The second approach to searching for a Lenten revelation, is to simply stop looking. To stop. To stop and focus either on something else entirely, or nothing at all. When the three disciples climbed that mountain with Jesus there was nothing to suggest they were expecting what happened next. It was just a quiet moment with their teacher, and the dramatic scenery. There’s a lovely expression I encountered a few years ago which I really like, especially when I’ve had a rare opportunity to experience it – it’s the ability to “free-wheel with God”. To sit, or stand, and stare – not so much at something in particular but simply taking in the view, in a mind-emptying, spiritually calming, guilt free environment, where God can step in and fill the space in a way that only he knows we need. It might be that it needs a moment of free-flow creativity to help it happen, the gardening, a tapestry, a long walk; or it may be that a piece of writing, artwork or music might flow from it. It might be that just stopping, completely, is the key with no expectation of input or output.

The important thing, whether we’re looking at the detail of our faith in Christ, or simply stopping to experience God revealed in our own life and experiences, is to recognise what we’re seeing when we’re encountering it, and treasure it as something to come back to and reflect on again and again in the light of our future experiences. Because patently, that’s what James, John and indeed Peter did, else we wouldn’t have been drawn up short by their mountain top experiences this morning!

My children’s talk on the same reading focused on the idea of seeing the wonderful awesomeness of God in the detail of what we see, using the illustrations of salt and snowdrops. The brief outline is here: 2015-02-15 Mark 9v2-9 The Transfiguration – Kids talk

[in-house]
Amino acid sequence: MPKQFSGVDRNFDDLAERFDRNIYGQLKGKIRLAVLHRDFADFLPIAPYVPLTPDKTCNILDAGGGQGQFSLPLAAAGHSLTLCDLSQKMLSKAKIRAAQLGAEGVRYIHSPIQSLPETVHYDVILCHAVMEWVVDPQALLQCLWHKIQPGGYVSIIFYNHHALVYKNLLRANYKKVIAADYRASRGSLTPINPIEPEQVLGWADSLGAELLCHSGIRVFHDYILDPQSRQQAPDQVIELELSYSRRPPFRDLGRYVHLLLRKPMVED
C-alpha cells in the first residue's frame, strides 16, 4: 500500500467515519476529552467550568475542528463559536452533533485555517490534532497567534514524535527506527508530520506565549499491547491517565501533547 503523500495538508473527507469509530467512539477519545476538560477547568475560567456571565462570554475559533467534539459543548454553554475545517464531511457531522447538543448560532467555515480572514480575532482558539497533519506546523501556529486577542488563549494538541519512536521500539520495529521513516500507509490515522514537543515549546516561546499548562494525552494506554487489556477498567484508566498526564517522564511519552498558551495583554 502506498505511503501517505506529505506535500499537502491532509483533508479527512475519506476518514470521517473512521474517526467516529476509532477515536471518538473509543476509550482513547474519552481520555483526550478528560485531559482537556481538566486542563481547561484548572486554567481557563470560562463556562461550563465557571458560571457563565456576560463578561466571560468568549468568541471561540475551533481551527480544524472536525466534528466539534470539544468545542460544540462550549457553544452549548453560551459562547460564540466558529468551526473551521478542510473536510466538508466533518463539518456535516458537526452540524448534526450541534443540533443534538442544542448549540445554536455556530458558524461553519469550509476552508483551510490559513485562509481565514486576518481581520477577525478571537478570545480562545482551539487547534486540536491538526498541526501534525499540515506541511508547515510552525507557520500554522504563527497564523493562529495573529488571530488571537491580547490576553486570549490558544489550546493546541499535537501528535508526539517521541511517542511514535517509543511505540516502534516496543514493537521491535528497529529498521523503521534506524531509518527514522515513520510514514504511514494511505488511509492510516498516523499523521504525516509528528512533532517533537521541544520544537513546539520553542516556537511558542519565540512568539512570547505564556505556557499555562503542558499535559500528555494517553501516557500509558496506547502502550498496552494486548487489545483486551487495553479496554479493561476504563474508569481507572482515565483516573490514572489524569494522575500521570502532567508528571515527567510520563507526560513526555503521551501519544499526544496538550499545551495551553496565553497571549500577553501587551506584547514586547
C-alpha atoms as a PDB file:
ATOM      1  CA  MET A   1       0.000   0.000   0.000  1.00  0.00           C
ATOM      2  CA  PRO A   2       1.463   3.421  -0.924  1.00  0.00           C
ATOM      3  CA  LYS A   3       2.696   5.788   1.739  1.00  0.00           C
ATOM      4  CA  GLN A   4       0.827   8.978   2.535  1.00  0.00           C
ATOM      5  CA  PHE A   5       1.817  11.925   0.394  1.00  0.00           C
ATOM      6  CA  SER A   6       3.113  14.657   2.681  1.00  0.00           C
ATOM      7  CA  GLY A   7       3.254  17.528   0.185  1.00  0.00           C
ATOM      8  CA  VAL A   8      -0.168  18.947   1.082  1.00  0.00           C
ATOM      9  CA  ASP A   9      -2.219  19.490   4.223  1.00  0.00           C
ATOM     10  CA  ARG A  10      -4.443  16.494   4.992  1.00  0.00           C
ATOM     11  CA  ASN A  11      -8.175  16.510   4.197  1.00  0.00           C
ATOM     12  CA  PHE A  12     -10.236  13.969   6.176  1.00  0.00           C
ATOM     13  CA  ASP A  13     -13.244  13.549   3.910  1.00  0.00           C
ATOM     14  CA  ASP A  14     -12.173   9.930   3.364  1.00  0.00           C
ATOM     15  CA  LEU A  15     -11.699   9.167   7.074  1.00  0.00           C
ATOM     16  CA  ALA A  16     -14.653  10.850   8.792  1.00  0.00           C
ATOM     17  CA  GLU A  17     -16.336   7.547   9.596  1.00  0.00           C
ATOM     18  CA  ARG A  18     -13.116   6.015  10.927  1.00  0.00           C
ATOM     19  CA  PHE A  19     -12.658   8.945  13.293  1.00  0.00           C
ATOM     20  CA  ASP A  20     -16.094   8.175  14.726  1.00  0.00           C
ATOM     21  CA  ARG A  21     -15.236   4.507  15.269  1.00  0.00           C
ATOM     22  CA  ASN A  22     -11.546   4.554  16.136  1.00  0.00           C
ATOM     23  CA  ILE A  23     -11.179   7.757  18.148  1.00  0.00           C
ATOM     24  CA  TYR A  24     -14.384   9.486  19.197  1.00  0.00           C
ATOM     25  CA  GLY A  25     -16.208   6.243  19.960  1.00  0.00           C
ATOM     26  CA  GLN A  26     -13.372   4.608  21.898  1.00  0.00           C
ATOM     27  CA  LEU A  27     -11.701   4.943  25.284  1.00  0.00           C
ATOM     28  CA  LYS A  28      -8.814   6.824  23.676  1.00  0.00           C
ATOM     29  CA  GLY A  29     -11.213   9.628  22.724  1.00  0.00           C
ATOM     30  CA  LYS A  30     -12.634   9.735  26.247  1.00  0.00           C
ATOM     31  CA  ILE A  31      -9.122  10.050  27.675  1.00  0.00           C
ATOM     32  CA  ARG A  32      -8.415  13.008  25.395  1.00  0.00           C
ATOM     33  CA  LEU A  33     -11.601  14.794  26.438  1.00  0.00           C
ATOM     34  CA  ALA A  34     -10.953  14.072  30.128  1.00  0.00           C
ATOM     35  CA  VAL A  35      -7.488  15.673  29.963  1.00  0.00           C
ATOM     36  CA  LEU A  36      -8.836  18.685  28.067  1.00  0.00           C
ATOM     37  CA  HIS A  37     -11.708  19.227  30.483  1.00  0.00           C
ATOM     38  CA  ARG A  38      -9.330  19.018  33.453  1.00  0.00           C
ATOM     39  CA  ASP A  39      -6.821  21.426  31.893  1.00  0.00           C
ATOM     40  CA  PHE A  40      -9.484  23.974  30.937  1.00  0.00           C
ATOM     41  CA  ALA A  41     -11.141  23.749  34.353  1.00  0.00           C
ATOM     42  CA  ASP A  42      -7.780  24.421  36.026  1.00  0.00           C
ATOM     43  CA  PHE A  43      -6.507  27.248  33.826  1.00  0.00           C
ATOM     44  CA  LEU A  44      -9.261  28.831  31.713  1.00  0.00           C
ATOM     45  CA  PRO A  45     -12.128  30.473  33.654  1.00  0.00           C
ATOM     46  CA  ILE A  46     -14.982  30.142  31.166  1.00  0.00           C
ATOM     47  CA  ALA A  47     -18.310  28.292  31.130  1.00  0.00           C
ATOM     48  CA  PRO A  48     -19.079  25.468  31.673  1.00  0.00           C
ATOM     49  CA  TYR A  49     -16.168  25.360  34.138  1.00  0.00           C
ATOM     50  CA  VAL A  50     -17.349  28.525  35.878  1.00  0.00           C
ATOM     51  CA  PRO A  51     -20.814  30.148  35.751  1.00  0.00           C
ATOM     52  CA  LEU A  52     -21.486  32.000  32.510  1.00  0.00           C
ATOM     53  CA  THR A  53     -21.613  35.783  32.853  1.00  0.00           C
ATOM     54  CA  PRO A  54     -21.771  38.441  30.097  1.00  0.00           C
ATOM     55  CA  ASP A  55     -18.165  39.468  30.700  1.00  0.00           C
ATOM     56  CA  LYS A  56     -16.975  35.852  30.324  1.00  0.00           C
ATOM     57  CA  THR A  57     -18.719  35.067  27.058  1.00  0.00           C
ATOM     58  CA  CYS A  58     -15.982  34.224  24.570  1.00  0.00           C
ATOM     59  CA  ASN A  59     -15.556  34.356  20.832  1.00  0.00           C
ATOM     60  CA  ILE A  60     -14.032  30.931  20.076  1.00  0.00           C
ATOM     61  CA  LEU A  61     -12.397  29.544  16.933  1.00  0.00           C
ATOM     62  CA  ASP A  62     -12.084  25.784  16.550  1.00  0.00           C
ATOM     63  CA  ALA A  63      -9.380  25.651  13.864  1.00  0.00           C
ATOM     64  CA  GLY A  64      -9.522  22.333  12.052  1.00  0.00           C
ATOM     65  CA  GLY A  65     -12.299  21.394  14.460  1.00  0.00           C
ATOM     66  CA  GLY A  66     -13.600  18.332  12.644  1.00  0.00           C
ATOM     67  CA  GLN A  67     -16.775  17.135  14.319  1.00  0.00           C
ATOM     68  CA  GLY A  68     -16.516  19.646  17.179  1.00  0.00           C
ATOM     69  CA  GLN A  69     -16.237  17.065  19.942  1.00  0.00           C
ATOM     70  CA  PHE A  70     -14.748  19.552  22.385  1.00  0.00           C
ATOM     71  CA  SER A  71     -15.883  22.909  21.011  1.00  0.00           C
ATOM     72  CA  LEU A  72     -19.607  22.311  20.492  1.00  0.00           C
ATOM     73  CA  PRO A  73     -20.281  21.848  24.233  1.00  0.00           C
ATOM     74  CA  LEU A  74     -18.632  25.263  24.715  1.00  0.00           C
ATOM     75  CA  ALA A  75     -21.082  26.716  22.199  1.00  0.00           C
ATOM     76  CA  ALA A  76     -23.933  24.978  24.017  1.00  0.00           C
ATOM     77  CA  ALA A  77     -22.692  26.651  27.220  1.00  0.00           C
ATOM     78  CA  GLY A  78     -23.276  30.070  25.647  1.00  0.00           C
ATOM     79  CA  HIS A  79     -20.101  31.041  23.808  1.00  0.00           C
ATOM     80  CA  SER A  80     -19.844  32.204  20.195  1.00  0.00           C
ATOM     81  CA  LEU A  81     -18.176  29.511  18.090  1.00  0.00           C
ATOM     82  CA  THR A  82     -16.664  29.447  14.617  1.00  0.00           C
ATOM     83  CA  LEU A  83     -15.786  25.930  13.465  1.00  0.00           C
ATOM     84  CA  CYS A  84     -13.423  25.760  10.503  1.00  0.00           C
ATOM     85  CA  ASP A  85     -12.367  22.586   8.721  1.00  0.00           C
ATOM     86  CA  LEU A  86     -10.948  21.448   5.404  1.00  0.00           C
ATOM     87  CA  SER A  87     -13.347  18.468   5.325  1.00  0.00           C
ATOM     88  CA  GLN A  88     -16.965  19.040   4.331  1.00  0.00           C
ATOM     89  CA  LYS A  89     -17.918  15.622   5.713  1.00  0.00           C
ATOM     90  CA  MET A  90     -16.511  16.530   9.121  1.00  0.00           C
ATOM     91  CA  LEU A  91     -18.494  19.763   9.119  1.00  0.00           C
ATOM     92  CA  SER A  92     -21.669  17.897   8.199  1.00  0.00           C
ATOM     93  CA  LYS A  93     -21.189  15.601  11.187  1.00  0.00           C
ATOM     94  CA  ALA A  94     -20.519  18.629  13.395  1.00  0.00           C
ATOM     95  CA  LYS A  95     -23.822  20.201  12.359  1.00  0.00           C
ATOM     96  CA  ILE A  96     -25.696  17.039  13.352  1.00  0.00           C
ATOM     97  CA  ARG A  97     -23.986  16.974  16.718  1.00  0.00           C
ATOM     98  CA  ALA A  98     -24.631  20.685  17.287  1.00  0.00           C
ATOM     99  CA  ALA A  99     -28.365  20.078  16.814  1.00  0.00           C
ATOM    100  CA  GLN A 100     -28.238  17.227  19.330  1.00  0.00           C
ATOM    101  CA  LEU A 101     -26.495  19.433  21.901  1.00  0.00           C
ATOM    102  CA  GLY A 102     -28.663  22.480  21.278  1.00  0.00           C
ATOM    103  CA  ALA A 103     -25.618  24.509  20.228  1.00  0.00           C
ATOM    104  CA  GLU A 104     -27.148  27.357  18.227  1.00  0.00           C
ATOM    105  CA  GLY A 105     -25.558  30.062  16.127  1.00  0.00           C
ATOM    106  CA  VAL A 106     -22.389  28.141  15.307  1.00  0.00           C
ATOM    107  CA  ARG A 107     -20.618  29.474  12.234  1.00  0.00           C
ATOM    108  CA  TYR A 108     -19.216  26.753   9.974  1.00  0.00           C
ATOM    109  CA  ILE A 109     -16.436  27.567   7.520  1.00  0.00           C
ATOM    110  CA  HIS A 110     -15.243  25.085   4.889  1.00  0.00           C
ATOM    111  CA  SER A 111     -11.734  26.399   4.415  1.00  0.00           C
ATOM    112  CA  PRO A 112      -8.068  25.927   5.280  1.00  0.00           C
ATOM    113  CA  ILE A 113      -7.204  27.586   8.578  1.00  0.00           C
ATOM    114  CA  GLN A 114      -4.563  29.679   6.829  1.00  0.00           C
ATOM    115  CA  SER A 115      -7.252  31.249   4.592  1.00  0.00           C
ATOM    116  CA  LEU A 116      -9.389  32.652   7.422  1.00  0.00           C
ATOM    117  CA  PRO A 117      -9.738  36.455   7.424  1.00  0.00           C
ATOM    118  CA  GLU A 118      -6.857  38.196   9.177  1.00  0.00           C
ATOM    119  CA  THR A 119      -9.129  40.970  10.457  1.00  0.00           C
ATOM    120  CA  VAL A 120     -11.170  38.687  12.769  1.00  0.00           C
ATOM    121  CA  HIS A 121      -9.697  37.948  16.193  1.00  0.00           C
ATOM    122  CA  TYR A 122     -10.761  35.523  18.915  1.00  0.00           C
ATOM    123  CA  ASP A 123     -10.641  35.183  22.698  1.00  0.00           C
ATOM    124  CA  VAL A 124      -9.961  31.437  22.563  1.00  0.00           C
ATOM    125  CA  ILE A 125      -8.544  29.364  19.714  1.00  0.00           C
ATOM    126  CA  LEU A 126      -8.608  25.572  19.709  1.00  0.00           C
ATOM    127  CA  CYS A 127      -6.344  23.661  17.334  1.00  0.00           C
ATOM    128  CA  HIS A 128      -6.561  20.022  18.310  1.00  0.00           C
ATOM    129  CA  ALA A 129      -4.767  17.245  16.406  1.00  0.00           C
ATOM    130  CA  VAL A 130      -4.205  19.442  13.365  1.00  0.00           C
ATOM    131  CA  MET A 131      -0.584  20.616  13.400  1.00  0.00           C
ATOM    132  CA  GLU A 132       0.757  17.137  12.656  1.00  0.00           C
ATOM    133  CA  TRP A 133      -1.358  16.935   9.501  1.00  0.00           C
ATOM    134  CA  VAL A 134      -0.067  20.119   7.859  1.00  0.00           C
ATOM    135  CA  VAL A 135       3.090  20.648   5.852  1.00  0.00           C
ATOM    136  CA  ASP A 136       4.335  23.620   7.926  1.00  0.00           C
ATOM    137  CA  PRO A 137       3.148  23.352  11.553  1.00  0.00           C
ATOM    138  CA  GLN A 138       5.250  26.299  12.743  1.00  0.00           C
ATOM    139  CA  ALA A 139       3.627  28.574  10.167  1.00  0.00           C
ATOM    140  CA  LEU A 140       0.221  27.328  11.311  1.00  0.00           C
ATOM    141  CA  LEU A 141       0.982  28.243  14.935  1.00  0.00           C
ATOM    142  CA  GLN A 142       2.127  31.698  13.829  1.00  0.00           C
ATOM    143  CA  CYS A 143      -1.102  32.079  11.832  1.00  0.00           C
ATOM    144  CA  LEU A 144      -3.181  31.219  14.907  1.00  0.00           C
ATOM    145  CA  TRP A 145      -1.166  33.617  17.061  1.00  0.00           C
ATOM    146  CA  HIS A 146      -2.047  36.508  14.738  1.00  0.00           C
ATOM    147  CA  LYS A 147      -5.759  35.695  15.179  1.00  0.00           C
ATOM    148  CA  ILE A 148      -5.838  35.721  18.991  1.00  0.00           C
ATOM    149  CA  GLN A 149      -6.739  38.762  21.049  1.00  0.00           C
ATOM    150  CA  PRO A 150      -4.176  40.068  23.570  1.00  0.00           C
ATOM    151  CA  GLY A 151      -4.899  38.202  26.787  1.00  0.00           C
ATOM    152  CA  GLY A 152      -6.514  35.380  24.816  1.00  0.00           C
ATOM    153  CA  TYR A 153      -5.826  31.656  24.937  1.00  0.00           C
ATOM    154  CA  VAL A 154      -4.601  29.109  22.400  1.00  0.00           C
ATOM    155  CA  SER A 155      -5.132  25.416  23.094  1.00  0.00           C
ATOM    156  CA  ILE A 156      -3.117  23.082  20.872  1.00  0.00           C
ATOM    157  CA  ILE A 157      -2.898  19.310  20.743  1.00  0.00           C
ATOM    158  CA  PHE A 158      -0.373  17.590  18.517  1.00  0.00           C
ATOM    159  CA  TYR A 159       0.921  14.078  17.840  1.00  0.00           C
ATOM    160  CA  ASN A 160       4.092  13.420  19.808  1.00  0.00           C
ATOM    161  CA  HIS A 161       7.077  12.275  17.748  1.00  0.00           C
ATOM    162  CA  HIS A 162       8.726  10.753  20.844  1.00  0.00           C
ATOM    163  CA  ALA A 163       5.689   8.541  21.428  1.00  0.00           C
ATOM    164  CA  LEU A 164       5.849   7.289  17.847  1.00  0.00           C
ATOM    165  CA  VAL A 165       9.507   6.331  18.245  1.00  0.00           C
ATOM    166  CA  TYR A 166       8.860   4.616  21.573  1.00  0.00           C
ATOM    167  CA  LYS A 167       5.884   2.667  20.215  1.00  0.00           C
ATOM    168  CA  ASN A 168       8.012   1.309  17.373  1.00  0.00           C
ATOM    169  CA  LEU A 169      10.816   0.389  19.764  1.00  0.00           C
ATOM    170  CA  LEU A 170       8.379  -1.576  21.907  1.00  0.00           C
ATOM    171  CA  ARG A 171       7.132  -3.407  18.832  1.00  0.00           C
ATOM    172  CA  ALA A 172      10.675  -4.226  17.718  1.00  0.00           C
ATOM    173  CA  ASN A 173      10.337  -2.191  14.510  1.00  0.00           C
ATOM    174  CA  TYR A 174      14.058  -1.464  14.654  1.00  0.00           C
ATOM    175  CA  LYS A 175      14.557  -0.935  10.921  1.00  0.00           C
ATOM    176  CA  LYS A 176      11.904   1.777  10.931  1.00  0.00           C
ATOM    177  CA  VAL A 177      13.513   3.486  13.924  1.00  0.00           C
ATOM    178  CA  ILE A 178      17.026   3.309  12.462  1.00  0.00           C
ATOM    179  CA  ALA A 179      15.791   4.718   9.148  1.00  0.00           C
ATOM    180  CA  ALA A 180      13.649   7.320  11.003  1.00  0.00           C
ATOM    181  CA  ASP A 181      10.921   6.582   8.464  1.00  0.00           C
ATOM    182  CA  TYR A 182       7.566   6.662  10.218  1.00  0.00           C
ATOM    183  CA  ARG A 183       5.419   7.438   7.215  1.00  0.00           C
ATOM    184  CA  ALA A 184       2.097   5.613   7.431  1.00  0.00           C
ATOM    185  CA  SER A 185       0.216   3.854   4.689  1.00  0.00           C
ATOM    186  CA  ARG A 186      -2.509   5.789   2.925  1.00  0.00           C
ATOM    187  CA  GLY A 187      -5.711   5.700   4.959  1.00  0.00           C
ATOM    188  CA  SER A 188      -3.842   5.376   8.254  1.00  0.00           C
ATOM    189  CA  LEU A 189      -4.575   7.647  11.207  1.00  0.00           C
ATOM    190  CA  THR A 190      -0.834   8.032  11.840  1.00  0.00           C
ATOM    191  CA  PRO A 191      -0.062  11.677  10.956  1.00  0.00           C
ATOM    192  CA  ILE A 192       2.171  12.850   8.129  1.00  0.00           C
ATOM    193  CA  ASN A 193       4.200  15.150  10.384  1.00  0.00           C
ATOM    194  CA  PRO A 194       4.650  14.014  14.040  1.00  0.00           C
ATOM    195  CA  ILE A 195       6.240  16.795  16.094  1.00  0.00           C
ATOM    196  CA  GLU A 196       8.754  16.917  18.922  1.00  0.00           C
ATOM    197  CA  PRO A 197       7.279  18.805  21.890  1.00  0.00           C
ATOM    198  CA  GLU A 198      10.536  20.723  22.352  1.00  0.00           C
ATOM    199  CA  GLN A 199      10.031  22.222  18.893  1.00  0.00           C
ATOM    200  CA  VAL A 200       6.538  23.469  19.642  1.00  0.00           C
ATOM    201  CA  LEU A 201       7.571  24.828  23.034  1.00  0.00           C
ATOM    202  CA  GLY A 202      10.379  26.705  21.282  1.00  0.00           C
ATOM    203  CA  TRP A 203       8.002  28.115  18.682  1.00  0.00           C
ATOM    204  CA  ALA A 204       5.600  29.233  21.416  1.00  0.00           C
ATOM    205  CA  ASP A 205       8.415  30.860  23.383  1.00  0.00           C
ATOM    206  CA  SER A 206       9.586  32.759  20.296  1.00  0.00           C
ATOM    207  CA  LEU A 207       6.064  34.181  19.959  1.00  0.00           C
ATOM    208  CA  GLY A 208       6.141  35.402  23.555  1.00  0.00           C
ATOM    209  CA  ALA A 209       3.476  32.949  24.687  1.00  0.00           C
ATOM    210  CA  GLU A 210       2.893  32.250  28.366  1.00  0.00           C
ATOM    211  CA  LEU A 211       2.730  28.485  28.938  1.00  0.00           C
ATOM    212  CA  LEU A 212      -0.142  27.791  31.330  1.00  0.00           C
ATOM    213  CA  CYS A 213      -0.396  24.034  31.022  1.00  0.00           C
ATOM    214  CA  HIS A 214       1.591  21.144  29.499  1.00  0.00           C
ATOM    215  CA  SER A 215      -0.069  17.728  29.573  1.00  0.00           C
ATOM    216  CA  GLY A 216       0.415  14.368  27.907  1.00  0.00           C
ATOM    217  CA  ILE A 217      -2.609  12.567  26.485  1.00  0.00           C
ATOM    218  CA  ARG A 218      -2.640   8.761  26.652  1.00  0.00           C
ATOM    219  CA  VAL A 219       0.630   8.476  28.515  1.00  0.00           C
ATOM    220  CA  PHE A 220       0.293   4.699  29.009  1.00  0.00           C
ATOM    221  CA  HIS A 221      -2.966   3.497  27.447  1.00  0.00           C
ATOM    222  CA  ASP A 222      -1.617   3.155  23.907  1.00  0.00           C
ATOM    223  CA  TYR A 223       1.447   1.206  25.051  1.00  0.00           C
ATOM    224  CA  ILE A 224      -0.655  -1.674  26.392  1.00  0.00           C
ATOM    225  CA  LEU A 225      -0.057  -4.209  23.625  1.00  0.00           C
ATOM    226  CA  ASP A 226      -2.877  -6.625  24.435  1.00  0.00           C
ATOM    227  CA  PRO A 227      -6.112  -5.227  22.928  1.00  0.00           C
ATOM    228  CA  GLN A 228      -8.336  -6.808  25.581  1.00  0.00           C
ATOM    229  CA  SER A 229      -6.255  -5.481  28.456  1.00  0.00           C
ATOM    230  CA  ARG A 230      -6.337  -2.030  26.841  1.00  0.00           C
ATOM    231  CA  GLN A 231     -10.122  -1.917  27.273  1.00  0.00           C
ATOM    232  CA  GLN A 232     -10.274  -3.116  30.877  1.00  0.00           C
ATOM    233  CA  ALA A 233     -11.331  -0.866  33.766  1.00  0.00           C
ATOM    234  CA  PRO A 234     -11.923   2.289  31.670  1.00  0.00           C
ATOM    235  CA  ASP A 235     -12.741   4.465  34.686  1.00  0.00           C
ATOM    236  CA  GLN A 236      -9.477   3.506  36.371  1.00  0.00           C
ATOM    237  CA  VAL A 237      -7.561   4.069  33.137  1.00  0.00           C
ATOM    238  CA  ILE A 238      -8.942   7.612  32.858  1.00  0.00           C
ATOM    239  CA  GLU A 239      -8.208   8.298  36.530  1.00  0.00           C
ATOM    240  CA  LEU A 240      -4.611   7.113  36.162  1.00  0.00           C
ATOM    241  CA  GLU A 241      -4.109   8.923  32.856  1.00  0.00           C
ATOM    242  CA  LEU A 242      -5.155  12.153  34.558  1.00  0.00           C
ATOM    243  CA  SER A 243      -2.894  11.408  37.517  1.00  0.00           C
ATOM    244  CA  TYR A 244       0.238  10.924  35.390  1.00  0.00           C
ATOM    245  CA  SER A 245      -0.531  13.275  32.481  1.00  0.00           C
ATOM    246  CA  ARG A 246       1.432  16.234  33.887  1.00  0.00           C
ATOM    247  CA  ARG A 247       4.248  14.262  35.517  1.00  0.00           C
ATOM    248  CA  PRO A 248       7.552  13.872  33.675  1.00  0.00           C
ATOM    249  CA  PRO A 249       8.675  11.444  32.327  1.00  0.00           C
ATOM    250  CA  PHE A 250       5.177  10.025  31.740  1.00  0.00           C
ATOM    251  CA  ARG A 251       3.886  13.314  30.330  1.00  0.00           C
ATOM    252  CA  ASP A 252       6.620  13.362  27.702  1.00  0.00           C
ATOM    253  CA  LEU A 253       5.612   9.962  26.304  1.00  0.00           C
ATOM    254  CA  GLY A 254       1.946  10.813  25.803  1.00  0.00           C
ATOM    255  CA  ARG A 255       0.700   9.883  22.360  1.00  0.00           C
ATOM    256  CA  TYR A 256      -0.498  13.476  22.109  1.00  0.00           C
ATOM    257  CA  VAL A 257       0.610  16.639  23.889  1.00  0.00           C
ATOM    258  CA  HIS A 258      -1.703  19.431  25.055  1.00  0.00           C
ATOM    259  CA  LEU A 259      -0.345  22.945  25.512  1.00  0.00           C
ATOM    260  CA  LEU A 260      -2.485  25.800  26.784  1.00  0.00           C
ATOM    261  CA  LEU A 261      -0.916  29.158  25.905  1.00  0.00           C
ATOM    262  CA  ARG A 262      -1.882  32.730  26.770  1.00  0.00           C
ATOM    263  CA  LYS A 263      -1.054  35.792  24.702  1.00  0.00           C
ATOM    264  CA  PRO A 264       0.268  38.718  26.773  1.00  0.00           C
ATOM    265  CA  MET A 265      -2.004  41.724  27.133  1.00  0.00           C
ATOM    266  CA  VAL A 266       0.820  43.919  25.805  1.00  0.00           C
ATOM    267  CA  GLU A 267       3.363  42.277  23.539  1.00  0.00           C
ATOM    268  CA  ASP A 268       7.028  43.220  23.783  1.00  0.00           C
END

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Levels of Success – Academic Qualifications and Ordination Training

Does ordination training leave people unable to see the ministerial wood from the academic trees? (Cuddesdon, November 2013)
Does ordination training leave people unable to see the ministerial wood from the academic trees? (Cuddesdon, November 2013)

I have never given up on a project, job or academic qualification, until this winter.

As Christians we are encouraged to act with integrity. As ordination candidates and ordinands we have to be honest about our strengths and weaknesses. As a curate, I’ve been put through the Myers Briggs ringer which told me roughly what I knew already, once the ‘boarderline’ was accounted for.

So why, when candidates explain that they learn best in a particular way, know through years of experience that they won’t be suited to certain academic routes, are they pressurised into a certain route? Is an academic qualification really a good measure of what makes a decent priest?